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Chasing Slow: Part 6 – Perth & Heading North via Kalbarri

Nature's Window, Kalbarri NP

With the south coast complete, it’s time for some sun! Winter is over and we’re heading north, so it’s going to be a bit of a double up on the heat coming our way. Our two main places of interest for this leg of our lap around Australia are Perth & Kalbarri National Park.

Traveling along the coastline from Geelong to Margaret River let us experience a lot of wild weather, and as we turn to the right, still keeping the ocean on our left, we’re expecting the mercury to rise the further north we go.

Busselton Jetty

Not too far from Margaret River on the way to Perth is Busselton and we had heard that there’s a jetty almost 2 kms long – that’s not something one can simply just drive past, and we didn’t. We parked just next to a travelling circus, held the carnies back from using Eva in the show, took a look at the jetty, then kept on moving.

Next up, WA’s big smoke: Perth, a good place to get an overdue city fix our cameras fixed.

Burns Beach, Perth

Knowing that we’ll be needing to get an early start at a long drive when we depart Perth, we booked in at a Burns Beach Sunset Village, a caravan park on the very northern side of town, just beside the beach.

Our first day was spent on the sand, taking it easy and recharging. For the rest of our stay, we drove to different parts of city, then explored by foot.

Read more about Burns Beach Sunset Village.

Perth is a great place, we really liked it and added it to our list of places to return to.

There’s old English-style building and loads of trees to escape the heat. Sitting high above town on top of a large hill is the Botanic Garden. Here, they have different sections of plants for various places throughout Western Australia. We slowly looked through them all, getting a good idea of what flora to expect over next few thousand kilometres.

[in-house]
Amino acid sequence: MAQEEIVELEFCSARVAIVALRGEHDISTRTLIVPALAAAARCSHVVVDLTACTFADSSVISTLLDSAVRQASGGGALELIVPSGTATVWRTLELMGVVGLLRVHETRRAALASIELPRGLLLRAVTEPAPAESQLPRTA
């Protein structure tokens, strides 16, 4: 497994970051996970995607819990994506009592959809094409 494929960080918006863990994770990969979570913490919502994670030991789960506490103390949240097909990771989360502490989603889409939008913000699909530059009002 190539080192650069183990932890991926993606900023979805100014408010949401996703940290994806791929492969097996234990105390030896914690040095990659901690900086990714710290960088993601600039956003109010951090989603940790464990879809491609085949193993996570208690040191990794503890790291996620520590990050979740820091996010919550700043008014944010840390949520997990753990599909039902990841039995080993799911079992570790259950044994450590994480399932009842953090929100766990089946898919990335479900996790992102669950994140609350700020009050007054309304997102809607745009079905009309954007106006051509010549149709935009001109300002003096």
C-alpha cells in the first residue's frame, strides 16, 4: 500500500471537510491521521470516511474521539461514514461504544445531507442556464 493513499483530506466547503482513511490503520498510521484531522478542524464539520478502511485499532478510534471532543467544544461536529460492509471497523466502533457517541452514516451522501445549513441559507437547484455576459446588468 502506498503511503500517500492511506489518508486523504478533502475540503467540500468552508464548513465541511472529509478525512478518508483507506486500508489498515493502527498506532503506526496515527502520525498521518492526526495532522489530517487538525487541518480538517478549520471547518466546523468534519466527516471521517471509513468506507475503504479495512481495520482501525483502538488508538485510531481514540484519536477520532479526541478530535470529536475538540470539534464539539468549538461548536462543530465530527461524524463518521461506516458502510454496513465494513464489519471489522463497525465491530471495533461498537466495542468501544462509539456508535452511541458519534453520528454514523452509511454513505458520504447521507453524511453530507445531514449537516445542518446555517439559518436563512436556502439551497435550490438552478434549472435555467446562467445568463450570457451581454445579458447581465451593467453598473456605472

As Eva usually sets the itinerary, a lengthy amount of time was spent at the Art Gallery of Western Australia. I enjoyed checking the out the art too, although as we’re getting some new WAY&FARER camping chairs made up, just like these ones, I was working on my own piece of art, mainly outside on the phone trying to figure out the details with the manufacturer.

Our last afternoon in Perth was spent with some of my cousins that live in the area, then we headed back to Burns Beach, packed up and got ready to leave early in the AM.

We made our way along the Indian Ocean Highway, stopping in at different coastal towns and lookouts along the way. Just as the sun was coming down, we arrived at Murchison House Station, our base for exploring Kalbarri.

Murchison House is a cattle and goat station on the edge of the Kalbarri National Park that backs on to the Murchison River. For $35 a night, we set up camp here at an unpowered site. As we arrived, the rain was pouring down and the entire place turned to sandy mud, so we announced a ‘games night’ in our little caravan, then the morning greeted us with full sun, packing a lot of warmth and every opportunity to do a bit of exploring.

Murchison House Station, Kalbarri

Read more about Murchison House Station.

Kalbarri National Park was the first time that we saw what we thought to be typical of Western Australia: giant gorges, ancient rock formations that glow orange in the blistering sun and thick, powdery rich red dirt.

We explored high and low, hiking along the edge of huge cliffs and venturing down to the deepest parts of the Murchison River Gorge.

Read more about Kalbarri National Park or look at further details of the hiking trail: Nature’s Window Loop Walk.

Our next destination is Exmouth, about 800 kms to the north of Kalbarri.

We arrived at the Yalabia Free Campground & Rest Stop in the early afternoon, a few hours to the south of Exmouth. Our intentions were to spend the night here, but as we got there so early, we pushed on a drove to the closest rest area to Exmouth where camping was permitted, allowing us to get to the marine life haven early the next day(read more about the Yalabia Rest Stop).

If you’ve been to Kalbarri National Park before, let us know what you thought in the comments section below! Likewise if you have any questions or are planning on heading there soon.

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